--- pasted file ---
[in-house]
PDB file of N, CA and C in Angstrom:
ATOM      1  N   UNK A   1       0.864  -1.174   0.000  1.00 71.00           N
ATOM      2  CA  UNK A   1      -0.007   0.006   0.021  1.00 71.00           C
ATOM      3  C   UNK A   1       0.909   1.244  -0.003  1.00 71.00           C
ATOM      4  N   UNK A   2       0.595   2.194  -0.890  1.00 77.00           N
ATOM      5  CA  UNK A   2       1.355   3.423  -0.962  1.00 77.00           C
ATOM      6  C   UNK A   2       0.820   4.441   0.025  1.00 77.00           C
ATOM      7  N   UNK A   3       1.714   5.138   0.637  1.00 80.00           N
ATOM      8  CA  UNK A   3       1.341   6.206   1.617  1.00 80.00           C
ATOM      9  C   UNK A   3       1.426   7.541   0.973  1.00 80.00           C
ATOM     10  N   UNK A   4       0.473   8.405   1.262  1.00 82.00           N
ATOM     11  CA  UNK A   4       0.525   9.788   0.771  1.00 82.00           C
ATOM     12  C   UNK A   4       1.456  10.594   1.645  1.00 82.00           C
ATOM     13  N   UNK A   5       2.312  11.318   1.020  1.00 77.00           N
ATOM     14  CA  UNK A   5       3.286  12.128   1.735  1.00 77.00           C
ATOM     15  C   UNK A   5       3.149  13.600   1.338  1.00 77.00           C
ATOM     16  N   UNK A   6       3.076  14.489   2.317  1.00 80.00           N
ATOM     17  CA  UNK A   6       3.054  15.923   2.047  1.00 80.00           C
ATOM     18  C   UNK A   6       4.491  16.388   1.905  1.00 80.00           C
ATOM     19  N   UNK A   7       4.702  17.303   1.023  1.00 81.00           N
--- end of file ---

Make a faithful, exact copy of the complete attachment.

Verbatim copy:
[in-house]
PDB file of N, CA and C in Angstrom:
ATOM      1  N   UNK A   1       0.864  -1.174   0.000  1.00 71.00           N
ATOM      2  CA  UNK A   1      -0.007   0.006   0.021  1.00 71.00           C
ATOM      3  C   UNK A   1       0.909   1.244  -0.003  1.00 71.00           C
ATOM      4  N   UNK A   2       0.595   2.194  -0.890  1.00 77.00           N
ATOM      5  CA  UNK A   2       1.355   3.423  -0.962  1.00 77.00           C
ATOM      6  C   UNK A   2       0.820   4.441   0.025  1.00 77.00           C
ATOM      7  N   UNK A   3       1.714   5.138   0.637  1.00 80.00           N
ATOM      8  CA  UNK A   3       1.341   6.206   1.617  1.00 80.00           C
ATOM      9  C   UNK A   3       1.426   7.541   0.973  1.00 80.00           C
ATOM     10  N   UNK A   4       0.473   8.405   1.262  1.00 82.00           N
ATOM     11  CA  UNK A   4       0.525   9.788   0.771  1.00 82.00           C
ATOM     12  C   UNK A   4       1.456  10.594   1.645  1.00 82.00           C
ATOM     13  N   UNK A   5       2.312  11.318   1.020  1.00 77.00           N
ATOM     14  CA  UNK A   5       3.286  12.128   1.735  1.00 77.00           C
ATOM     15  C   UNK A   5       3.149  13.600   1.338  1.00 77.00           C
ATOM     16  N   UNK A   6       3.076  14.489   2.317  1.00 80.00           N
ATOM     17  CA  UNK A   6       3.054  15.923   2.047  1.00 80.00           C
ATOM     18  C   UNK A   6       4.491  16.388   1.905  1.00 80.00           C
ATOM     19  N   UNK A   7       4.702  17.303   1.023  1.00 81.00           N